In Jonathan and Mary Clark’s era, if you needed to get somewhere during the winter—for business or for pleasure—you probably rode in a a horse-drawn sleigh. Travel in a sleigh could be fun, even exhilarating, but was not without its perils, most of which came from inadequately maintained roads and trails:
Bennett, W. J. , Engraver, and George Harvey. Winter. No. 5., Impeded Travelers in a Pine Forest, Upper Canada / engraved from the original painting by G. Harvey A.N.A., New York, 1841. Color aquatint. Library of Congress. Click to open larger image in new window.
Much of this post appeared last year, but since we—finally!— got some snow in southeast Wisconsin last night, I thought I’d share it again, with a few additions and revisions, and a new, hand-colored, version of the artwork.
Snow, and often lots of it, was a feature of Jonathan and Mary Clark’s life in Wisconsin. So if you wanted to go to town or church or visit your neighbors during the snowy Wisconsin winter—or just enjoy a pleasant winter ride in the country—you’d need a sleigh.
Currier, Nathaniel (1813-1888), The road, winter / O. Knirsch, lith., 1853. New York: Published by Currier & Ives. Yale University Art Museum, Whitney Collections of Sporting Art, given in memory of Harry Payne Whitney (B.A. 1894) and Payne Whitney (B.A. 1898) by Francis P. Garvan (B.A. 1897) June 2, 1932. Public domain. Click to open larger image in new window.1
We don’t know if the Clarks owned a sleigh while they lived in Mequon. I suspect they did, though their sleigh—and their clothing—may not have been quite as posh as those in this Currier & Ives lithograph from 1853.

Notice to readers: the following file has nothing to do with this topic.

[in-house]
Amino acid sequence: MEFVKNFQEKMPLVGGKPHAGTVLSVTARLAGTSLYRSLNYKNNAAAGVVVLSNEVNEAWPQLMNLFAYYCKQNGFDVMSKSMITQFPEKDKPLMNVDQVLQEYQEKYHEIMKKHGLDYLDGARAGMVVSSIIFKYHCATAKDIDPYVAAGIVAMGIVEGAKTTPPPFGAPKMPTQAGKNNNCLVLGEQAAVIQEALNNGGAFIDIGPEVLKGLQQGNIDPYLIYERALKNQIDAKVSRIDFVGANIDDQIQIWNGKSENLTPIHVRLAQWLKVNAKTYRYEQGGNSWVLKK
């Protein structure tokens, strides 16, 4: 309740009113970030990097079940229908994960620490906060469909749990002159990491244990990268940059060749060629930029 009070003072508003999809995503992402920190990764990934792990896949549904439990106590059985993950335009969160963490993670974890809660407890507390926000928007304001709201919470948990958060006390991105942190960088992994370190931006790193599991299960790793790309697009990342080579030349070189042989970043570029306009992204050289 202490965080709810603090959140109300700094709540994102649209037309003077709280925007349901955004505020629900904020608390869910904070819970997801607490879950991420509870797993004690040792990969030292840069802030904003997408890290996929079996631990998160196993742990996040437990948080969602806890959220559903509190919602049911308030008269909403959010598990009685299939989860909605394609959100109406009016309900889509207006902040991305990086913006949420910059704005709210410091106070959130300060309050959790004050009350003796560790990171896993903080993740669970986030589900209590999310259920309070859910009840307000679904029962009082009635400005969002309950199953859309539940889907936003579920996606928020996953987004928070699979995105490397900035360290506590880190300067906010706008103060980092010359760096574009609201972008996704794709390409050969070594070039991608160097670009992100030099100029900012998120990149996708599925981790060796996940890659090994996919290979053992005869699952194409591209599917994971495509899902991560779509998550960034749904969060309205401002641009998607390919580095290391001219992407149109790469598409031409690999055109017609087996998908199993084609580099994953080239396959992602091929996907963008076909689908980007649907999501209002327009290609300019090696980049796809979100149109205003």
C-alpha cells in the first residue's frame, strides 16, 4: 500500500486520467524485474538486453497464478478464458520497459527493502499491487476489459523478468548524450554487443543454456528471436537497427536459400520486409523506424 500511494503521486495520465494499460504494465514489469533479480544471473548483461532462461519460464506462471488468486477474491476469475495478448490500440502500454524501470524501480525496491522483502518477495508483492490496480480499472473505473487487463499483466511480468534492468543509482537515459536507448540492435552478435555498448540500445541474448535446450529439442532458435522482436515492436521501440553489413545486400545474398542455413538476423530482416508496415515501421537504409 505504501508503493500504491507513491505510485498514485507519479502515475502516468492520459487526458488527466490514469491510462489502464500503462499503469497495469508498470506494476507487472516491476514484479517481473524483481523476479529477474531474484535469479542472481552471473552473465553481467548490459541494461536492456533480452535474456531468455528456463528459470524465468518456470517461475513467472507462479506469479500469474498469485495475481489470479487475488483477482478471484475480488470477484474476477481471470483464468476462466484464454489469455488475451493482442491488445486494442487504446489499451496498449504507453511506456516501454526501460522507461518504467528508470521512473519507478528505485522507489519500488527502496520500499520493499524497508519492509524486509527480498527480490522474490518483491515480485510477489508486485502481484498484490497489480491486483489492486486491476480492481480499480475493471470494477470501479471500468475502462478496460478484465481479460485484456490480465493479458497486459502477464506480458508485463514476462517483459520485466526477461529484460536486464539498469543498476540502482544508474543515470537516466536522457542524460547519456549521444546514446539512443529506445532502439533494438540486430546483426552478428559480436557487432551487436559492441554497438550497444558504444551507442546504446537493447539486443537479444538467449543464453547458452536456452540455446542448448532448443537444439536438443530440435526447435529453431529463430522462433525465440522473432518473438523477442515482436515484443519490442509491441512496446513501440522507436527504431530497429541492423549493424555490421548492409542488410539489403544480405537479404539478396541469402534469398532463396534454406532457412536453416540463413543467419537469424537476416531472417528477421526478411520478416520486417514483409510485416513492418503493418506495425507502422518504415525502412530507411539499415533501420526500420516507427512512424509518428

It’s a New Year (yikes!—we’re already three weeks into the New Year!), and I thought I’d take a break from researching and note-taking for quick look back at our 2021 year of blogging at Clark House Historian. The blog is about to celebrate its seventh anniversary (on March 29), and 2021 was our most productive year so far, sharing more posts, documents, and historic maps and images with our readers than ever before.
The author, hard at work. For full photo credits, see below. Click to open larger image in new window.
Happy New Year to all, and best wishes that 2022 will be an improvement on the past year. (A low bar, I know.) Anyway, when I first published this post, on January 1, 2021, I wrote: I’m almost done with my research on the second half of the 1843 concert by the Milwaukie Beethoven Society. (If you missed our earlier posts on that concert, links are here and here.) But it’s New Year’s Day, and I’m not quite done writing about “Part Second.”
Well, it turns out that “not quite done” was an optimistic estimate, as I became distracted by so many other research topics and posts and never got around to discussing the second part of the Milwaukee Beethoven Society’s concert. New Year’s Day is here again, and I’m still not done, alas, but I have not forgotten and—with luck—I will finish that post some time this winter.
A spot of Spofforth to ring in the New Year…
Meanwhile, let’s start the New Year on a cheerful note by reprising last year’s festive musical selection, drawn from that second part of the Milwaukee Beethoven Society’s 1843 premiere concert:
Milwaukee Weekly Sentinel March 15 1843, page 2. Click to open larger image in new window.